Trump's trade war jeopardizes Americna energy jobs


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By Merrill Matthews

This summer, China and the United States launched the opening salvos in a trade war that has been brewing for months. America imposed a 25 percent tariff on $34 billion of Chinese goods. In response, China slapped tariffs on U.S. products and agricultural goods such as soybeans and pork. President Trump escalated things by announcing another $200 billion in tariffs on Chinese goods.

Chinese officials, who had previously proposed to increase natural gas purchases in an effort to reduce the U.S. trade deficit, have already vowed to retaliate with a similarly sized tariff on U.S. exports, including crude oil and natural gas.

If the administration doesn’t defuse this conflict, China’s retaliatory tariffs could hammer America’s booming energy industry. They could wipe out thousands of current or future oil and gas jobs, and prevent the United States from achieving energy independence.

In the past decade, American energy production has soared. Thanks to drilling techniques like hydraulic fracturing, commonly known as “fracking,” natural gas production increased more than 50 percent from 2005 to 2017.

The increased supply of fuel has caused prices to plummet. Natural gas prices dropped more than 60 percent from 2008 to 2017.

Lower energy prices have greatly benefitted consumers, who are paying less to heat their homes and drive their cars.

America’s energy renaissance has made the United States less reliant on rivals such as Russia and Saudi Arabia. American imports of Russian crude oil in April 2018 was a third of what it was in April 2010. The United States is nearing complete energy independence—a feat thought impossible just a few years ago.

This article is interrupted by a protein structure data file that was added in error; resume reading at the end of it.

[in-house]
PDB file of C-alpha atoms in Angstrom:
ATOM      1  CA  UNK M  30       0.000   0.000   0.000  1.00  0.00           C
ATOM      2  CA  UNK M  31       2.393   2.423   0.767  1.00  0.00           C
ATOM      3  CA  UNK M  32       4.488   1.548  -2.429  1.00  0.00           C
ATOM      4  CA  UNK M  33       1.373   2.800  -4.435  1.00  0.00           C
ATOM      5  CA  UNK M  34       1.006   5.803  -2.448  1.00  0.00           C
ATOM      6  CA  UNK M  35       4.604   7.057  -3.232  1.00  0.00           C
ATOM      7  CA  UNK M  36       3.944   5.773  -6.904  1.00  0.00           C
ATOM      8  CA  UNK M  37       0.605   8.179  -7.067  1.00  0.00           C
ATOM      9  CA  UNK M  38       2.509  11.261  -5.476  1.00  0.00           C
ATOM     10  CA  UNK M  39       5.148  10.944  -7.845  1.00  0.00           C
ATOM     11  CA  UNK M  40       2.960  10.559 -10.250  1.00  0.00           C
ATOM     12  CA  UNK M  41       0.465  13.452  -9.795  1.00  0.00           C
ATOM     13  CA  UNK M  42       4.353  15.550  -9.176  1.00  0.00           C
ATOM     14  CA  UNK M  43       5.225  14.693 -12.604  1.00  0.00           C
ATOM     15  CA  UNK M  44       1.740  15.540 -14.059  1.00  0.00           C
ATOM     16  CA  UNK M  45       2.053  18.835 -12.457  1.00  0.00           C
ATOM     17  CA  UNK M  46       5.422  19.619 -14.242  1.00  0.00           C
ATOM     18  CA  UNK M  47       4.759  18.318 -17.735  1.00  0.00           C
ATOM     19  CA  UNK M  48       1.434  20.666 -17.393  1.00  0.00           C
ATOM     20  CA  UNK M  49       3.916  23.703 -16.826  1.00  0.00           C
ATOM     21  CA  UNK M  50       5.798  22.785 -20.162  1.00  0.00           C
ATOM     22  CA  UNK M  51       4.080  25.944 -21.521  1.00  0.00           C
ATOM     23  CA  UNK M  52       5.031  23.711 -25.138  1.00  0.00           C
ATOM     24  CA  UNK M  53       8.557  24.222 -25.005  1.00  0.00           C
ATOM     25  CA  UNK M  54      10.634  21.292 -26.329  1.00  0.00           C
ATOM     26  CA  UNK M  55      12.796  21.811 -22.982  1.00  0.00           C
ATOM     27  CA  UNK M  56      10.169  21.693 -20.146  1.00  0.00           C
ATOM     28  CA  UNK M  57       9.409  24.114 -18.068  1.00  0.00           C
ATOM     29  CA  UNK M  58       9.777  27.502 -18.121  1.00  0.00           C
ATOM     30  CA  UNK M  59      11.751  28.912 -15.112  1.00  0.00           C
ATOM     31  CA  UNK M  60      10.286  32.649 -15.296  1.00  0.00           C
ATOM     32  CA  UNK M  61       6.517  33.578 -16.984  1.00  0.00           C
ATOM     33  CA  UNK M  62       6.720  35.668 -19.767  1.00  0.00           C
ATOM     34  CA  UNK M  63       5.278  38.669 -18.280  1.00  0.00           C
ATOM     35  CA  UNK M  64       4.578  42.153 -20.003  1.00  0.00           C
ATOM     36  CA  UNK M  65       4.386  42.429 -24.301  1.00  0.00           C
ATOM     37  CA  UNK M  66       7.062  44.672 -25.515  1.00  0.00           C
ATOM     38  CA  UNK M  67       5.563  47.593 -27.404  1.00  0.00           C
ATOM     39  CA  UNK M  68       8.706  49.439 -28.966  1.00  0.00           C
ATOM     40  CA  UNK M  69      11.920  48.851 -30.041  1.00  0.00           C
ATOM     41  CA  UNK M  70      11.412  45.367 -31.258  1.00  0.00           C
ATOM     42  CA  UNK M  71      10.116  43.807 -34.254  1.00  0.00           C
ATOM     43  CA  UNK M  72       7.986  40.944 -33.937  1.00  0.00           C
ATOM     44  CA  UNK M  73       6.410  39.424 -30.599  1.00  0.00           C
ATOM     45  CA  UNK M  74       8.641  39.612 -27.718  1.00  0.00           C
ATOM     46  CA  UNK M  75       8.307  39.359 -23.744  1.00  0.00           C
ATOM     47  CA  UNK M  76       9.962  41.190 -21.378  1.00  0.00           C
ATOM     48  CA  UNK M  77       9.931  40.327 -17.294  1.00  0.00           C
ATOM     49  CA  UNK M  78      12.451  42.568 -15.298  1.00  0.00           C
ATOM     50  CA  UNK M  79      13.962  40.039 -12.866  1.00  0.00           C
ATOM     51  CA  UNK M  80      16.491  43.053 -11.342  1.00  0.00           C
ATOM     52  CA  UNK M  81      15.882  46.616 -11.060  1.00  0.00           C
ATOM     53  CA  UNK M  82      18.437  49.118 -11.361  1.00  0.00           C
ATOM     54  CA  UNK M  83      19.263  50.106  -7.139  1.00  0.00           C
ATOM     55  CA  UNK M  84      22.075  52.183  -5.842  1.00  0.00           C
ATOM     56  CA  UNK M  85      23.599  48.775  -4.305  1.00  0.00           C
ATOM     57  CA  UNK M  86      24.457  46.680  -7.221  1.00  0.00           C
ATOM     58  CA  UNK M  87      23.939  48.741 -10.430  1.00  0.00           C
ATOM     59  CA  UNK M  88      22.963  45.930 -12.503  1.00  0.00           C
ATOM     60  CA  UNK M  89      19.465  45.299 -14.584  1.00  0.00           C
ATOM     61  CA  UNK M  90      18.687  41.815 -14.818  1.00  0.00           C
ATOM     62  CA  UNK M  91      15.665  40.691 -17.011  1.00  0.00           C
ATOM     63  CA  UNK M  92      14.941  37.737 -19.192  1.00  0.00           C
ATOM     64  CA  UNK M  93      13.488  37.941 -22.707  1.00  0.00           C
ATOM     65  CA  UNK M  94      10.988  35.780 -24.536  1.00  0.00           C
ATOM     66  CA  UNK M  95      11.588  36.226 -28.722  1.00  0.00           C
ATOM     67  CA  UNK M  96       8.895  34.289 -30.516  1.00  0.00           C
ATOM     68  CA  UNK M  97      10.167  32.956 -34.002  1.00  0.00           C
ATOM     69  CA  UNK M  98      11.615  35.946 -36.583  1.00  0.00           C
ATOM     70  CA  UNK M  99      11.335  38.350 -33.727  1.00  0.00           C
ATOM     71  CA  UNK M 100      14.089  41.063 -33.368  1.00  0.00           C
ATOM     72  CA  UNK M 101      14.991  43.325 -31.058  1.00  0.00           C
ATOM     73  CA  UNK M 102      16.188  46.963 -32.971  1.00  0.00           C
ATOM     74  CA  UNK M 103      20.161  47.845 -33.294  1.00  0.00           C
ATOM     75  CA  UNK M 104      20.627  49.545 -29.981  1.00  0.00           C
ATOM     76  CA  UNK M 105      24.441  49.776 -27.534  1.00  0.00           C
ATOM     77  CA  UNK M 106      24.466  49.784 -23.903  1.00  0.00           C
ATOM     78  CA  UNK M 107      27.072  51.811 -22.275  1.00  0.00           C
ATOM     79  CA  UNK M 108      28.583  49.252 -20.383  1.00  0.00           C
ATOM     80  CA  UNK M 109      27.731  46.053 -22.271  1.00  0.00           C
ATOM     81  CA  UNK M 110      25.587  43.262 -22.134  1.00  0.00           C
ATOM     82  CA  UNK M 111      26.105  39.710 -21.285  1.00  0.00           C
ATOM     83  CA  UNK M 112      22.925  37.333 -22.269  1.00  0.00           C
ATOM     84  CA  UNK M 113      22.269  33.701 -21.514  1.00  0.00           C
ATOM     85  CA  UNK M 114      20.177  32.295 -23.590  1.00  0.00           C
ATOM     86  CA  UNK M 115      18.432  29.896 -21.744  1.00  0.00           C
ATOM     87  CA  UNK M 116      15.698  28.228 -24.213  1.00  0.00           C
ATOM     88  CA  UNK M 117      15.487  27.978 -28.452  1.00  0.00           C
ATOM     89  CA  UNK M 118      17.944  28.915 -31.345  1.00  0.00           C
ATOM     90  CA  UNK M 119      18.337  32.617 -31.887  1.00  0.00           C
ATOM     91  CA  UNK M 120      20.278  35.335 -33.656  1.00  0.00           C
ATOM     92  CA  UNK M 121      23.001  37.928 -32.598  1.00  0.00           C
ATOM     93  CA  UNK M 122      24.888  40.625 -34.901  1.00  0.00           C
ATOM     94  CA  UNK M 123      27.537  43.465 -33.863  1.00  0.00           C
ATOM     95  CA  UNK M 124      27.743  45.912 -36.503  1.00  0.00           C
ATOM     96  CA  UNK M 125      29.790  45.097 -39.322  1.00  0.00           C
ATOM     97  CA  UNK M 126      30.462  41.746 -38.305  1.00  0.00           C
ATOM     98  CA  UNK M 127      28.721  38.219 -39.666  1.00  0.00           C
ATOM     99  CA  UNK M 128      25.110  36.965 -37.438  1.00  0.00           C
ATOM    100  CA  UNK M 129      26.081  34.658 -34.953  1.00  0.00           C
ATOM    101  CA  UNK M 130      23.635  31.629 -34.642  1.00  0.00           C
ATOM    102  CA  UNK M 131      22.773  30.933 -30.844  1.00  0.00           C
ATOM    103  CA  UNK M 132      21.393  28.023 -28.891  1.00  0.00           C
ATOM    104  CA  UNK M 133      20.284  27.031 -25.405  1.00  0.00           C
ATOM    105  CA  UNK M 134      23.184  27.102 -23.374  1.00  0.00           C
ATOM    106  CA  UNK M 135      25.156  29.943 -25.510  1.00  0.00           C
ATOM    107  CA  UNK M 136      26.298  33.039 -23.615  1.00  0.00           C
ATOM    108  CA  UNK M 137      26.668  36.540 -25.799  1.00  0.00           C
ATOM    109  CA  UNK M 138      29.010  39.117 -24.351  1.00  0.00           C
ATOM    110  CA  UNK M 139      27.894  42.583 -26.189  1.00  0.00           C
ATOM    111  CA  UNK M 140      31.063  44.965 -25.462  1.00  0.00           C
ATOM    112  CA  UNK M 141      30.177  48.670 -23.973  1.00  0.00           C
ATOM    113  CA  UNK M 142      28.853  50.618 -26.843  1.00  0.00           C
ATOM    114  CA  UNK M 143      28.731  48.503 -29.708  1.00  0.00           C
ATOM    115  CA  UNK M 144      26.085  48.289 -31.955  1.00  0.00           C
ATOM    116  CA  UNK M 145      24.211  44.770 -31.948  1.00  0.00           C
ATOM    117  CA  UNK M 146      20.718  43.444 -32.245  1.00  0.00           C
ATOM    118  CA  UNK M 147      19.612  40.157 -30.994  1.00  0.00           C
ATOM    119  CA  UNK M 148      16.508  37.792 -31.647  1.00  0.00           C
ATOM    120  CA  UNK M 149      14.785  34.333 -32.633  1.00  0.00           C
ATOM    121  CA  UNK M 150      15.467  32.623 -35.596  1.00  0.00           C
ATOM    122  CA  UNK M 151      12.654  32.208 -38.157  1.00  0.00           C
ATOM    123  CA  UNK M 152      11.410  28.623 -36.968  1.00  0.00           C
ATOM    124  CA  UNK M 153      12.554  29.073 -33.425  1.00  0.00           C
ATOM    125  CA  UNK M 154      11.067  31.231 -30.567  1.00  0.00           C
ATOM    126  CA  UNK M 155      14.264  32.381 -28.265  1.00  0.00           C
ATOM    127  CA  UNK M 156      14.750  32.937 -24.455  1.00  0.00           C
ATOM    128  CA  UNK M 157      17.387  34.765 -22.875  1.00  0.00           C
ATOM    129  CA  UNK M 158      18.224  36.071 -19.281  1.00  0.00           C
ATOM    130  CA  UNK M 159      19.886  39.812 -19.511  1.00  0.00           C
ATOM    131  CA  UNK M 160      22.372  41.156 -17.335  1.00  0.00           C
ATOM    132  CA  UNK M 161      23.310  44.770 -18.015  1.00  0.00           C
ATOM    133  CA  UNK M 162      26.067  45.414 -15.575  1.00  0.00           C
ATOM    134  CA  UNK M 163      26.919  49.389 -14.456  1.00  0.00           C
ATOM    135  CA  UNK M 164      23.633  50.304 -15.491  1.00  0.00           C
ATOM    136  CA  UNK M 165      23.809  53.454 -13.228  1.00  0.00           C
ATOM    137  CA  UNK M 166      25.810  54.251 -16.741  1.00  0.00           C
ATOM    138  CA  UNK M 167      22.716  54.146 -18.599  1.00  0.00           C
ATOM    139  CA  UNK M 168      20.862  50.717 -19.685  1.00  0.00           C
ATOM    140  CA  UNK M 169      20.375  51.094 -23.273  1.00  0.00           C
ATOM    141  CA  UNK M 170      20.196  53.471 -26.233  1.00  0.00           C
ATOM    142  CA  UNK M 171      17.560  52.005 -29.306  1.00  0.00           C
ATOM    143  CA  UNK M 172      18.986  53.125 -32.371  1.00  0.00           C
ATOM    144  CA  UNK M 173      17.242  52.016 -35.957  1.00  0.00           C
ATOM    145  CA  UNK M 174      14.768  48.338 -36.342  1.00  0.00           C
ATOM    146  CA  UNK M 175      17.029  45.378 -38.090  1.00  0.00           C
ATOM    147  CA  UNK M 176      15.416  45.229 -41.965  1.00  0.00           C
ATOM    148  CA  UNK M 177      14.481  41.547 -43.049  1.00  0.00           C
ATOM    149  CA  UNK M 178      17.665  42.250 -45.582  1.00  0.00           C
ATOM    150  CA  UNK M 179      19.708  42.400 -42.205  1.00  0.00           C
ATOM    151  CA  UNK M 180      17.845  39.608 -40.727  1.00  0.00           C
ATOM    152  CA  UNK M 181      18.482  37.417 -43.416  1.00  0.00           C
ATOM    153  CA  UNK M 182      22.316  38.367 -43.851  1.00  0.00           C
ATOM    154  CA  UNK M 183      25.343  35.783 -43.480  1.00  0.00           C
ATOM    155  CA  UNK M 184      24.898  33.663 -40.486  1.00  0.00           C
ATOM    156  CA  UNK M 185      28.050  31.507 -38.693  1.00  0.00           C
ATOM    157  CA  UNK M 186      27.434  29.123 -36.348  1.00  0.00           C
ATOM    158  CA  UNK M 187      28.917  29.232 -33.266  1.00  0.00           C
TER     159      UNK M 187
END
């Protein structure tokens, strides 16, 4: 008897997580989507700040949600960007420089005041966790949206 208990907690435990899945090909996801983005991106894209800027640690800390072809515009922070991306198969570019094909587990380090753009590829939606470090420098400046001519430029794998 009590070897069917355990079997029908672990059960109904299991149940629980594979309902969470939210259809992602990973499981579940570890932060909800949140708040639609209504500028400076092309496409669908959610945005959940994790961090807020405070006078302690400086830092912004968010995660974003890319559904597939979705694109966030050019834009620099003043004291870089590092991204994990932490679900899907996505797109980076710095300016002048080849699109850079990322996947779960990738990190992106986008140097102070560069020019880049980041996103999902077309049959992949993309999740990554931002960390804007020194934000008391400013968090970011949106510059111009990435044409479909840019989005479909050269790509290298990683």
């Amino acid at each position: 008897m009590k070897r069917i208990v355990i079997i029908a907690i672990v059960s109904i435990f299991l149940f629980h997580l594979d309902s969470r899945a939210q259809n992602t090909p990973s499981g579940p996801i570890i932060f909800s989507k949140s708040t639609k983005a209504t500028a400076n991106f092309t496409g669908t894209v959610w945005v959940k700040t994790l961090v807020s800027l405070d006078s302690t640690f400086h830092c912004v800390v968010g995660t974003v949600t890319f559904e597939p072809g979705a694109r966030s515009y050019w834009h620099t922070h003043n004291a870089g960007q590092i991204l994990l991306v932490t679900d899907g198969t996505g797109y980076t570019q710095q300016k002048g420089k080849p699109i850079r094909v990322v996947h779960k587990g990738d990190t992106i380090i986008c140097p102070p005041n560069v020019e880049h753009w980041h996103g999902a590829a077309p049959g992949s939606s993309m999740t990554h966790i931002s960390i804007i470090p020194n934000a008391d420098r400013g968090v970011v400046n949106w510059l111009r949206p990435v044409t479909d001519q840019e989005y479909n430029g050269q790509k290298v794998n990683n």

American firms have been spending heavily to build the infrastructure necessary to sustain these exports. Until recently, only one terminal to export liquefied natural gas existed in the United States. But several new terminals are currently under construction, which will create even more export opportunities. And just last year, Trump approved two major pipelines—the Dakota Access Pipeline and the Keystone XL Pipeline—to transport oil to refineries.

This infrastructure spending—all of it with private, not taxpayer, dollars—could come to a screeching halt if China shuns our energy exports. China is the largest net buyer of U.S. crude oil in the world—one fifth of all U.S. crude oil exports in 2017. China also imported more than $1 billion of American liquefied natural gas in 2017, and that figure is projected to increase nine-fold by 2021, according to a Morgan Stanley estimate.

Yes, oil and natural gas are commodities. If China puts on the import brakes, we may find other buyers, but there’s no guarantee.

A trade war could jeopardize American oil and gas jobs. U.S. tariffs imposed on steel are already having an impact on an energy industry heavily dependent on steel. With less revenue from exports, many companies would have no choice but to scale back their production and lay off workers.

America’s oil and gas boom is boosting the economy, creating jobs and reducing prices for consumers. But producers need stable and reliable markets if they are going to make the necessary investments to extract, transport and refine oil and natural gas.

There are longstanding trade issues with China that need to be addressed. But if escalating tariffs and tensions result in China shunning U.S. energy, the president’s chance of reducing trade deficits and achieving energy dominance will suffer.

Matthews is a resident scholar with the Institute for Policy Innovation in Dallas, Texas. Follow him on Twitter @MerrillMatthews.



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